The view that cognition is computation needs little introduction. Propelled by the writings of innumerable thinkers (e.g., ; ; ; ; ; ; ; ; ; ; [2e]; ;  -- and this touches but the tip of a mammoth iceberg of relevant writing), this view has reached every corner of, and indeed energizes the bulk of, contemporary Artificial Intelligence (AI) and Cognitive Science (Cog Sci). The view has also touched nearly every major college and university in the world; even the popular media have, on a global scale, preached the computational conception of mind. Of course, this conception is as protean as it is pandemic; the cognition-is-computation slogan competes for equal time with a number of others. For example, for starters we have
There are differences, and in some cases significant differences, between these sorts of locutions. (We discuss some of these differences below.) But surely there is a great and undeniable (though confessedly vague) commonality in the works -- a commonality captured, for example, by Haugeland:
What are minds? What is thinking? What sets people apart, in all the known universe? Such questions have tantalized philosophers for millennia, but... scant progress could be claimed... until recently. For the current generation has seen a sudden and brilliant flowering in the philosophy/science of the mind; by now not only psychology but also a host of related disciplines are in the throes of a great intellectual revolution. And the epitome of the entire drama is Artificial Intelligence, the exciting new effort to make computers think. The fundamental goal of this research is not merely to mimic intelligence or produce some clever fake. Not at all. AI wants only the genuine article: machines with minds, in the full and literal sense. This is not science fiction, but real science, based on a theoretical conception as deep as it is daring: namely, we are, at root, computers ourselves (, p. 2).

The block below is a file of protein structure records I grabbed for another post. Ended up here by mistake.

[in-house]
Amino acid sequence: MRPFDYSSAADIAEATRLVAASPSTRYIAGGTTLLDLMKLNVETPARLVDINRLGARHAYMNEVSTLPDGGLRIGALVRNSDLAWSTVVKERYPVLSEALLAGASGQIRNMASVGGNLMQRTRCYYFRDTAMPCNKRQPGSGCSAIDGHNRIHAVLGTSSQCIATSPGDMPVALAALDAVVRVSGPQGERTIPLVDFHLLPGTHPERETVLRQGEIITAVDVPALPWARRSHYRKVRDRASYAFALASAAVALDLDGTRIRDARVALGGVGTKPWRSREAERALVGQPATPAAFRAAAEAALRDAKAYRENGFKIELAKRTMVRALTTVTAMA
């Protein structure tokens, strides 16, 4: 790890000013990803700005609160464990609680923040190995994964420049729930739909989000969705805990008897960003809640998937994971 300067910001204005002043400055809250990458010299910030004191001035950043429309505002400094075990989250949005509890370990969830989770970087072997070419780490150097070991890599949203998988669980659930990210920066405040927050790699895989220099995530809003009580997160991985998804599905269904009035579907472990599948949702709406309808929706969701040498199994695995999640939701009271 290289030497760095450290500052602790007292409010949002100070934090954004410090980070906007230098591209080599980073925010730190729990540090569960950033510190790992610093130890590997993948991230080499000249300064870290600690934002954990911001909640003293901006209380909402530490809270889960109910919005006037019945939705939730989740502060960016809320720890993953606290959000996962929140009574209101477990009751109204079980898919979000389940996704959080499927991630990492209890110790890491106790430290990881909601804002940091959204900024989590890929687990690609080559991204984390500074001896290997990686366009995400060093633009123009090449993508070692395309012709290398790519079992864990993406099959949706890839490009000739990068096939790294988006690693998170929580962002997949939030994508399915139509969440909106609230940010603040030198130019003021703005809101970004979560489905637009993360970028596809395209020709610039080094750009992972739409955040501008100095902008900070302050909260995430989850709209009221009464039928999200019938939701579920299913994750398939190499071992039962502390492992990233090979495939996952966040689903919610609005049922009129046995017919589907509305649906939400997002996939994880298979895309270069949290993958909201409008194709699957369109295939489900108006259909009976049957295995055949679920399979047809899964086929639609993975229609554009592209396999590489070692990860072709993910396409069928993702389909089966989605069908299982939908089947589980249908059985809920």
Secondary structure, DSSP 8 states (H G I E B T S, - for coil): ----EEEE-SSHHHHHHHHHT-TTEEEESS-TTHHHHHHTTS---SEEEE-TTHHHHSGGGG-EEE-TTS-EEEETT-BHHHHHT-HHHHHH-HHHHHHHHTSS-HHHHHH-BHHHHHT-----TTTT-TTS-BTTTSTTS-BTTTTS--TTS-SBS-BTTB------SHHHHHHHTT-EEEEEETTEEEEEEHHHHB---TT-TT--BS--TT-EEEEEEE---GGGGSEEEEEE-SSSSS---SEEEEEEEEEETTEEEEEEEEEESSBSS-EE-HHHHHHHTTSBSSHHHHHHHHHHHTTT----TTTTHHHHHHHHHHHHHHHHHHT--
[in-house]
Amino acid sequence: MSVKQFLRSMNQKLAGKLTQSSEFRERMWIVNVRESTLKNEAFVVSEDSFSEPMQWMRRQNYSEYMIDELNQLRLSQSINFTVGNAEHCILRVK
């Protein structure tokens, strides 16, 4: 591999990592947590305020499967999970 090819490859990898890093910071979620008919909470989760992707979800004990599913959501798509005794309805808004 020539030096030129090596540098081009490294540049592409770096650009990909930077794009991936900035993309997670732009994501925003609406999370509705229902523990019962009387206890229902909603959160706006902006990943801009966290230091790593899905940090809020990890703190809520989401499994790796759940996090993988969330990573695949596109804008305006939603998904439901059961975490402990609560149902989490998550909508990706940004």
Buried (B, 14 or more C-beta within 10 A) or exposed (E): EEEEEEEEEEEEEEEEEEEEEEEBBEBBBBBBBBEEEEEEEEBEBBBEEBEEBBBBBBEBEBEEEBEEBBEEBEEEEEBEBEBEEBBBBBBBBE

This conveys the core spirit of ``Strong" AI, which wavers not a bit in the face of questions about whether sensors and effectors are necessary, or where in the Chomsky Hierarchy from finite state automata to Turing Machines people fall. Nonetheless, it will facilitate matters if we have a rather more focussed version of the doctrine on the table. Accordingly, we will say, following  closely, that the cognition-is-computation view -- sometimes called `Computationalism,' sometimes `Strong AI,' etc. -- amounts to the following: People (or minds, or brains) are computers. Computers, in turn, are essentially Turing Machines (or other equivalent automata). Hence, the boundaries of computability define the boundaries of cognition. It's easy enough to render this view wholly declarative, and hence quite unmistakable, using the predicate calculus, once the relevant predicates are defined by Mx iff x is a Turing Machine and Px iff x is a person. For simplicity, let's say:
Proposition 1. .
Later on we'll propose a more ``fine-grained" version of Computationalism, one which makes explicit reference to both cognition and computation. But before moving toward this version, one remark. There have of course been prior attacks on Computationalism (e.g., John Searle's  infamous Chinese Room Argument). To our knowledge, however, none of these attacks, with the possible exception of  and Chapter IX of [2e], have attempted to show that the falsity of this doctrine follows from the very foundations upon which it's built. In the case of Searle's Chinese Room Argument, everything hinges on an ingenious but undeniably fanciful thought-experiment. The Argument From Irreversibility is based, for the most part, on provable facets (e.g., reversibility) of computation which appear by the lights of both common-sense and elementary physics to be at odds with what we can come to know about cognition.